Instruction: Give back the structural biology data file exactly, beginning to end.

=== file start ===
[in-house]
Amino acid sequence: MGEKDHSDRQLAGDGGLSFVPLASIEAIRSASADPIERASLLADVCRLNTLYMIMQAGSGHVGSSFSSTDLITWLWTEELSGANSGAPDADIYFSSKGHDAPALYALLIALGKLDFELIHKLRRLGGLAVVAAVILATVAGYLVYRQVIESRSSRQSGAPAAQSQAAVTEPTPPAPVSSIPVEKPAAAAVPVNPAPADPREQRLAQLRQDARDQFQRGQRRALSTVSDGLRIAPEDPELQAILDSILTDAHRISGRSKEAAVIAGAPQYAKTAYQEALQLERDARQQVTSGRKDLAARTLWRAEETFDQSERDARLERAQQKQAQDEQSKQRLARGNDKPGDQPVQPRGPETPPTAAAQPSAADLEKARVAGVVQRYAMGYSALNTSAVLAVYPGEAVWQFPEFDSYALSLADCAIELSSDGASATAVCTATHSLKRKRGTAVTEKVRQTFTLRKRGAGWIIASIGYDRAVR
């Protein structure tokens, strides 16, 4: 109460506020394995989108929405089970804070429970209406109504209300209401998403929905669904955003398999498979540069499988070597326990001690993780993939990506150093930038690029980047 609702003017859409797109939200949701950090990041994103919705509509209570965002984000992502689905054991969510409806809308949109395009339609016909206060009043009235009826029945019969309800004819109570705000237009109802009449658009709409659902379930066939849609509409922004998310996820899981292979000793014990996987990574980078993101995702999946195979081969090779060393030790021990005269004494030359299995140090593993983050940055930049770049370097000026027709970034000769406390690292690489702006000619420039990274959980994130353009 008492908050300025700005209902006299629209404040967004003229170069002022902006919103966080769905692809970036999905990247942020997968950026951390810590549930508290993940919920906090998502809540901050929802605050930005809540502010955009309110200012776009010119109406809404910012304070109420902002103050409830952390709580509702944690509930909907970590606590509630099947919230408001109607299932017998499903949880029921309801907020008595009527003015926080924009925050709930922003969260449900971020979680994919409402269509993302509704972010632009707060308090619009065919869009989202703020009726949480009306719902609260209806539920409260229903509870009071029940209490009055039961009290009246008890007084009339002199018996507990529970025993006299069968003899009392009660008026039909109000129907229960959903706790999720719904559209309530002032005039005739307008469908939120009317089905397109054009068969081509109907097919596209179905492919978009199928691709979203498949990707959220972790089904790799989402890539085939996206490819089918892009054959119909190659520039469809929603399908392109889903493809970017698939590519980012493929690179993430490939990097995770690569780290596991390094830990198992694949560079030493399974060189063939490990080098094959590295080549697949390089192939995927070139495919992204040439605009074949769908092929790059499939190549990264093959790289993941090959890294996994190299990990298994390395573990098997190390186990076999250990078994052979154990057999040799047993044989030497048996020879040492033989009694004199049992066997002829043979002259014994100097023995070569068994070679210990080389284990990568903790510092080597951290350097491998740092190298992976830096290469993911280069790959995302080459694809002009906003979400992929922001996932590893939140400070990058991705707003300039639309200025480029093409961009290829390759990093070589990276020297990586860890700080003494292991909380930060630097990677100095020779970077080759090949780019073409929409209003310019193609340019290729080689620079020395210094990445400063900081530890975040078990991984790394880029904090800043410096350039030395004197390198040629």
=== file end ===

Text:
[in-house]
Amino acid sequence: MGEKDHSDRQLAGDGGLSFVPLASIEAIRSASADPIERASLLADVCRLNTLYMIMQAGSGHVGSSFSSTDLITWLWTEELSGANSGAPDADIYFSSKGHDAPALYALLIALGKLDFELIHKLRRLGGLAVVAAVILATVAGYLVYRQVIESRSSRQSGAPAAQSQAAVTEPTPPAPVSSIPVEKPAAAAVPVNPAPADPREQRLAQLRQDARDQFQRGQRRALSTVSDGLRIAPEDPELQAILDSILTDAHRISGRSKEAAVIAGAPQYAKTAYQEALQLERDARQQVTSGRKDLAARTLWRAEETFDQSERDARLERAQQKQAQDEQSKQRLARGNDKPGDQPVQPRGPETPPTAAAQPSAADLEKARVAGVVQRYAMGYSALNTSAVLAVYPGEAVWQFPEFDSYALSLADCAIELSSDGASATAVCTATHSLKRKRGTAVTEKVRQTFTLRKRGAGWIIASIGYDRAVR
């Protein structure tokens, strides 16, 4: 109460506020394995989108929405089970804070429970209406109504209300209401998403929905669904955003398999498979540069499988070597326990001690993780993939990506150093930038690029980047 609702003017859409797109939200949701950090990041994103919705509509209570965002984000992502689905054991969510409806809308949109395009339609016909206060009043009235009826029945019969309800004819109570705000237009109802009449658009709409659902379930066939849609509409922004998310996820899981292979000793014990996987990574980078993101995702999946195979081969090779060393030790021990005269004494030359299995140090593993983050940055930049770049370097000026027709970034000769406390690292690489702006000619420039990274959980994130353009 008492908050300025700005209902006299629209404040967004003229170069002022902006919103966080769905692809970036999905990247942020997968950026951390810590549930508290993940919920906090998502809540901050929802605050930005809540502010955009309110200012776009010119109406809404910012304070109420902002103050409830952390709580509702944690509930909907970590606590509630099947919230408001109607299932017998499903949880029921309801907020008595009527003015926080924009925050709930922003969260449900971020979680994919409402269509993302509704972010632009707060308090619009065919869009989202703020009726949480009306719902609260209806539920409260229903509870009071029940209490009055039961009290009246008890007084009339002199018996507990529970025993006299069968003899009392009660008026039909109000129907229960959903706790999720719904559209309530002032005039005739307008469908939120009317089905397109054009068969081509109907097919596209179905492919978009199928691709979203498949990707959220972790089904790799989402890539085939996206490819089918892009054959119909190659520039469809929603399908392109889903493809970017698939590519980012493929690179993430490939990097995770690569780290596991390094830990198992694949560079030493399974060189063939490990080098094959590295080549697949390089192939995927070139495919992204040439605009074949769908092929790059499939190549990264093959790289993941090959890294996994190299990990298994390395573990098997190390186990076999250990078994052979154990057999040799047993044989030497048996020879040492033989009694004199049992066997002829043979002259014994100097023995070569068994070679210990080389284990990568903790510092080597951290350097491998740092190298992976830096290469993911280069790959995302080459694809002009906003979400992929922001996932590893939140400070990058991705707003300039639309200025480029093409961009290829390759990093070589990276020297990586860890700080003494292991909380930060630097990677100095020779970077080759090949780019073409929409209003310019193609340019290729080689620079020395210094990445400063900081530890975040078990991984790394880029904090800043410096350039030395004197390198040629």